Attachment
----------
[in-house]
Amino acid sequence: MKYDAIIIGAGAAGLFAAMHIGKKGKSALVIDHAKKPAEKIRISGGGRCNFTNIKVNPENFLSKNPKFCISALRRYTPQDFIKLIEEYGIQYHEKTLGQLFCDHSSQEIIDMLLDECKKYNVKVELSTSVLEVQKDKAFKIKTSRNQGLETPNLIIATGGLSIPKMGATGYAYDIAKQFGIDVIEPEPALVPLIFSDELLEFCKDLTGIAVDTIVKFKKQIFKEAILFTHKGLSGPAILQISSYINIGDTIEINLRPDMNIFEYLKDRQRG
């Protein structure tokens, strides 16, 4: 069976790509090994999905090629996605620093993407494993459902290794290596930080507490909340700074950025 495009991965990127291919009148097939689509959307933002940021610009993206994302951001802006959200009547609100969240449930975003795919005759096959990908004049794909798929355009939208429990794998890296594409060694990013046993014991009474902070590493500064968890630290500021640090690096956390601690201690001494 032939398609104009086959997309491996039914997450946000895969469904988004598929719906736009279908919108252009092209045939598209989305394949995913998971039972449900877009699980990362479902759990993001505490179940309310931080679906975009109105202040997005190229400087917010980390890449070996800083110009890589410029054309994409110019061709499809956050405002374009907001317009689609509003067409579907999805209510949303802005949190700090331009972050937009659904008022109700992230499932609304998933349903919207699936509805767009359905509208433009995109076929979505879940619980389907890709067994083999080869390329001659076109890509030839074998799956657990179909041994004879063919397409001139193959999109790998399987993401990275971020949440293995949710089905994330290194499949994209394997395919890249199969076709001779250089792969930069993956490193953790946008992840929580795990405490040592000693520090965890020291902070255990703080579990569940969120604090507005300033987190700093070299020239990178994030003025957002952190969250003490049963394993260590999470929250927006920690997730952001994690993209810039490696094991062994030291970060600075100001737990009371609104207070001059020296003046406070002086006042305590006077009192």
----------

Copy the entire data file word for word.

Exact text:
[in-house]
Amino acid sequence: MKYDAIIIGAGAAGLFAAMHIGKKGKSALVIDHAKKPAEKIRISGGGRCNFTNIKVNPENFLSKNPKFCISALRRYTPQDFIKLIEEYGIQYHEKTLGQLFCDHSSQEIIDMLLDECKKYNVKVELSTSVLEVQKDKAFKIKTSRNQGLETPNLIIATGGLSIPKMGATGYAYDIAKQFGIDVIEPEPALVPLIFSDELLEFCKDLTGIAVDTIVKFKKQIFKEAILFTHKGLSGPAILQISSYINIGDTIEINLRPDMNIFEYLKDRQRG
């Protein structure tokens, strides 16, 4: 069976790509090994999905090629996605620093993407494993459902290794290596930080507490909340700074950025 495009991965990127291919009148097939689509959307933002940021610009993206994302951001802006959200009547609100969240449930975003795919005759096959990908004049794909798929355009939208429990794998890296594409060694990013046993014991009474902070590493500064968890630290500021640090690096956390601690201690001494 032939398609104009086959997309491996039914997450946000895969469904988004598929719906736009279908919108252009092209045939598209989305394949995913998971039972449900877009699980990362479902759990993001505490179940309310931080679906975009109105202040997005190229400087917010980390890449070996800083110009890589410029054309994409110019061709499809956050405002374009907001317009689609509003067409579907999805209510949303802005949190700090331009972050937009659904008022109700992230499932609304998933349903919207699936509805767009359905509208433009995109076929979505879940619980389907890709067994083999080869390329001659076109890509030839074998799956657990179909041994004879063919397409001139193959999109790998399987993401990275971020949440293995949710089905994330290194499949994209394997395919890249199969076709001779250089792969930069993956490193953790946008992840929580795990405490040592000693520090965890020291902070255990703080579990569940969120604090507005300033987190700093070299020239990178994030003025957002952190969250003490049963394993260590999470929250927006920690997730952001994690993209810039490696094991062994030291970060600075100001737990009371609104207070001059020296003046406070002086006042305590006077009192």